A First Look at the Daily Life of an Atitlan Fisherman

National Geographic Young Explorer Grantee Sarah Calhoun is learning about the lives of local fishermen, hoping to develop a system to monitor the fishery of Lake Atitlan in Guatemala and help improve detection of potential toxins produced by cyanobacterial blooms. She hopes to help restore the lake to its former health and preserve traditional ecological knowledge through community engagement and partnership with students at la Universidad del Valle.


After weaving through the bustling streets of Guatemala City and arriving in the highlands of Lake Atitlan, I have finally landed in the majestic town of Panajachel. At first glance, it appears the same as any Central American city: cars and motorcycles racing past pedestrians with no intention to stop, beggars looking for change, children in the streets helping their family sell fabrics or cheap trinkets on the street, and of course the tourists with their large backpacks and sun-kissed cheeks. But taking a closer look, you can hear the laughter and lively clamor of a community that is strung together by the mosaic lifestyle of a lakeside village. Feeling the unforgiving wind blow in from the north, I attempt to let the reality of my arrival sink in as I watch a young boy earnestly catching blue gill using only string and hook, his father proud that his son will bring home fish for dinner.

Lake Atitlan holds economic, social, sentimental, and even spiritual importance for many Guatemalans, especially the major Mayan ethnic groups inhabiting lakeside villages. These rural communities rely on the lake for drinking water, bathing, recreation, textiles and fisheries. In 2008, 2009, and 2011, thick green cyanobacterial blooms coated 40% of the lake’s 137 km2surface area, visible from NASA satellites. Understandably, following these visually stunning blooms, the local communities panicked, fearing the lake was sick. In April 2010, a group of international and local scientists and organizations came together to conduct a snapshot assessment of the lake’s status and to capacity build an integrated framework for ongoing monitoring. Although the 350 meter deep lake remains healthy, the eutrophication process has accelerated in the last few years; measures must be taken to reduce the nutrient loading, otherwise the lake may become irreversibly altered.

Fishermen stay near one of Atitlan’s inflows due to its highly productive runoff and hotspot for warm water fish. (Photo by Sarah Calhoun)

I am here to tell the story of the fishermen of Lake Atitlan. Within this story lie the foundations for monitoring of the Lake Atitlan fishery and to improve the ability to monitor potential toxins produced in the cyanobacterial blooms. Local fishermen hold the most knowledge about fish, fish community composition and food web changes over time; their day-to-day work keeps them embedded in the lake’s ecology. I intend survey development to be a dynamic process in which to engage local fishing communities and extend an avenue for their voices in local conservation efforts.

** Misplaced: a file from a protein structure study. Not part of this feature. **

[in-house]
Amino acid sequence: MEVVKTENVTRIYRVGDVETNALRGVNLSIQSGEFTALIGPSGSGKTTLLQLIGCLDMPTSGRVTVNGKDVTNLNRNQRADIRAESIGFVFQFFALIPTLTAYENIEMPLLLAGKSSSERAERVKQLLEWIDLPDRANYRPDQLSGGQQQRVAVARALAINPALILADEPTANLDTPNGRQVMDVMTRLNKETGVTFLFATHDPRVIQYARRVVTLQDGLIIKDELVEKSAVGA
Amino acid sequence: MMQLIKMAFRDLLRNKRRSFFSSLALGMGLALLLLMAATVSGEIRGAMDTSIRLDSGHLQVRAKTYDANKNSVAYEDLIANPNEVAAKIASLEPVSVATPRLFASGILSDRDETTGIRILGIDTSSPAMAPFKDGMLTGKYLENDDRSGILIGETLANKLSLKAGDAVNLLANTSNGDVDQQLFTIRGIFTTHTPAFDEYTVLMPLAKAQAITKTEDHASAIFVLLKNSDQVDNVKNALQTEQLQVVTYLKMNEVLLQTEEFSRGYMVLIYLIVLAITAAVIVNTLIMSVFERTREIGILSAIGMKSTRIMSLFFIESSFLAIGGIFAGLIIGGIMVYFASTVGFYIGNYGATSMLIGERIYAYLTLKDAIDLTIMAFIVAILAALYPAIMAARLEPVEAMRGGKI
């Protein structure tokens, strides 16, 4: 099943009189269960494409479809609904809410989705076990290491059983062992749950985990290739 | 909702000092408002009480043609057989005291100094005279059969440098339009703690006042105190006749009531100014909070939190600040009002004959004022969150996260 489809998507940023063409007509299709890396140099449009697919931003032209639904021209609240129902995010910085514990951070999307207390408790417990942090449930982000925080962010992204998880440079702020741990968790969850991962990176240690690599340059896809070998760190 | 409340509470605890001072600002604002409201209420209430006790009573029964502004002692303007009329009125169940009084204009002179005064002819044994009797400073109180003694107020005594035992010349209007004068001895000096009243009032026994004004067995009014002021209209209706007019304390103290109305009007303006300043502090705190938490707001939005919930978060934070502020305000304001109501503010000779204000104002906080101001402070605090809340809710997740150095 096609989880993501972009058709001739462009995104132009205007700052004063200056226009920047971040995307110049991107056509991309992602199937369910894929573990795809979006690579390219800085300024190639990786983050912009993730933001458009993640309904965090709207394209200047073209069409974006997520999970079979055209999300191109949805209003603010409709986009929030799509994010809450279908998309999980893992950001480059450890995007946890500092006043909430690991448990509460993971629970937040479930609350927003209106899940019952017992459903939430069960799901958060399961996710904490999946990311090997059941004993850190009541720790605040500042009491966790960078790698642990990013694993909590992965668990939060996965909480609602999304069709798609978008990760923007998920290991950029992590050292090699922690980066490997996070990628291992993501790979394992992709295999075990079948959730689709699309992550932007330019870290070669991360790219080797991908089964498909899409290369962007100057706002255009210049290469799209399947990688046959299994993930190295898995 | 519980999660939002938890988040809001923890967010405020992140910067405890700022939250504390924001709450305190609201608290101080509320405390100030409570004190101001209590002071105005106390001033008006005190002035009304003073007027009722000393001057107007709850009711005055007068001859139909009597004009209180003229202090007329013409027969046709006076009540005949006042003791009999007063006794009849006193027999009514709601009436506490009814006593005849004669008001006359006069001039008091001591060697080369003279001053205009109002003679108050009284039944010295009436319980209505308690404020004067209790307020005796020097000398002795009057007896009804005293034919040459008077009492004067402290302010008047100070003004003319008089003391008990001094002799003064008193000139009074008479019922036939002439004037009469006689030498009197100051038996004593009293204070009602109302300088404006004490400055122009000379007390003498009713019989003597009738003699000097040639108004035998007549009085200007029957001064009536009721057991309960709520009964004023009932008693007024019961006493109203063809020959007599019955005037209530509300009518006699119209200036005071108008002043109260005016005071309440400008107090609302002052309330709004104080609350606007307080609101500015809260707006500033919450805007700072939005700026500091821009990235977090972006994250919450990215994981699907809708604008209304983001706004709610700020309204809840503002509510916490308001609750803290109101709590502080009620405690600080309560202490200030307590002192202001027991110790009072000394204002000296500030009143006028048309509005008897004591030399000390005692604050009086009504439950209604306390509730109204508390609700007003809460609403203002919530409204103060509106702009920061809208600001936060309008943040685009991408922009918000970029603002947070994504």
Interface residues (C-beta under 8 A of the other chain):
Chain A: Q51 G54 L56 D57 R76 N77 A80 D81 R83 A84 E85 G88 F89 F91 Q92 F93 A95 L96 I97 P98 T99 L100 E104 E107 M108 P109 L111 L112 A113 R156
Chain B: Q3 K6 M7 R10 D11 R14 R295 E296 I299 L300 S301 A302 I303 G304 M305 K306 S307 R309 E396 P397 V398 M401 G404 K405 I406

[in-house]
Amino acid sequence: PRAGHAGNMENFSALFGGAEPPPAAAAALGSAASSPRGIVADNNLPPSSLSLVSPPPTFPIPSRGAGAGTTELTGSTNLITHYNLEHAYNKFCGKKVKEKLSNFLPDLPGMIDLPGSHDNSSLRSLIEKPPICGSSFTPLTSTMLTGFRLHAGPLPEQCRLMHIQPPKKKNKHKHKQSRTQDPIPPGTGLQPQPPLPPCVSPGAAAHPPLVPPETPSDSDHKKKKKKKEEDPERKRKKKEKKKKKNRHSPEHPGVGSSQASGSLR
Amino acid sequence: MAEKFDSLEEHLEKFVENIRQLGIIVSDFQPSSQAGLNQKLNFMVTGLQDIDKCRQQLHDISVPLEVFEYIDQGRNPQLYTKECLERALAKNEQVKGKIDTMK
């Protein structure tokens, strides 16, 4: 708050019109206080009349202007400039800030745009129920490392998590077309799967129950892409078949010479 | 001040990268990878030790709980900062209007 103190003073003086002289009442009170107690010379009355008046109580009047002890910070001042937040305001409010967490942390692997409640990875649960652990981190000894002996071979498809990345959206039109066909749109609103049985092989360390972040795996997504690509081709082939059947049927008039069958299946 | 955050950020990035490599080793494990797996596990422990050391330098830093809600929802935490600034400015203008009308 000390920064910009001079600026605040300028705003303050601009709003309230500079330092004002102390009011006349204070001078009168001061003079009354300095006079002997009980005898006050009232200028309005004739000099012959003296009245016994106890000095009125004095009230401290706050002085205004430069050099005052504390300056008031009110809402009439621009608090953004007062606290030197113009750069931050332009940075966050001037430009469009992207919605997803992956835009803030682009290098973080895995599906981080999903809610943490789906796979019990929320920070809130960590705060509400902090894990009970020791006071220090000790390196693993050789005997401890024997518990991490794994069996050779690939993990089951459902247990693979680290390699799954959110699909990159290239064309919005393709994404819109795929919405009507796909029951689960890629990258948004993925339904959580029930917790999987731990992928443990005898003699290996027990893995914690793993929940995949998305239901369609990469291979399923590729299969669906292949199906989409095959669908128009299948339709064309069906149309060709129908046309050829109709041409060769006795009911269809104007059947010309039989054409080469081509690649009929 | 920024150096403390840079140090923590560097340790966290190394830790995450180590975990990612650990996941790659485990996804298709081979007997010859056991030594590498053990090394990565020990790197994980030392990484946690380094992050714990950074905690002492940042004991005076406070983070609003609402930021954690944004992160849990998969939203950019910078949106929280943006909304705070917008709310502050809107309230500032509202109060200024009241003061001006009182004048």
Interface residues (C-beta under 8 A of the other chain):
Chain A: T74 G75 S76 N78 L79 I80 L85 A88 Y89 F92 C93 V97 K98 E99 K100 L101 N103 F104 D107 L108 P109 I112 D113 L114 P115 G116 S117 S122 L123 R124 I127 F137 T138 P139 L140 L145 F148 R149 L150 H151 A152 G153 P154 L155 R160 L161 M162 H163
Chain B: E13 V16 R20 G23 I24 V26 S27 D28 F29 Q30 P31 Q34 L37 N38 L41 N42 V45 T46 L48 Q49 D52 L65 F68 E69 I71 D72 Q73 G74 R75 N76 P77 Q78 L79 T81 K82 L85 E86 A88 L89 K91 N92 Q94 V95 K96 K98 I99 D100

My first day in Panajachel was spent on a small boat, with Guatemalan student, Hugo Villavicencio, and two local harpoon fishermen, Felipe and Pablo. Without time to unpack or get to know my homestay family, I began exploring the daily life of an Atitlan fisherman. An overwhelming tactic at best, but it allowed me to achieve an idea of what the next three months entailed. Having spent the last three years learning Spanish in Costa Rica and the United States I thought I would be ready to conduct these interviews. I was sorely mistaken. Although they were excited to show me their techniques and spend the day fishing with an American visitor, my goals are much more comprehensive than merely taking photos of these men. It is my intention that this project help create a voice for the fishermen of Atitlan, but if their words are lost in translation, I cannot achieve these goals. First stop, El Jardin de America Spanish school for a two-week intensive study of biological and fisheries related vocabulary! During this time I will continue to integrate myself into the Maya community and gain trust among the locals to create a truthful portrayal of the Atitlan fishing communities.

Felipe, the president of the harpoon fishermen in Panajachel, attempts to search for more fish after catching his first fish of the day, a female large-mouth bass, which he was sad to kill hoping the females will lay thier eggs in the coming months and provide more fish for the struggling fishery. (Photo by Sarah Calhoun)

Changing Planet


Meet the Author
After living in the wilderness of Wisconsin during the summer of 2009, I discovered my passion for fieldwork and aquatic ecosystems. I followed this passion to the tropical areas of Costa Rica and to the dry, rural communities of Nicaragua. After immersing myself in the diverse culture of Central America, I decided to build on my environmental science background by integrating social science into my research. As a National Geographic Young Explorer I plan to continue researching the relationship between science and society while exploring the awe-inspiring Lake Atitlan and working with the Maya fishing community that relies on this changing lake.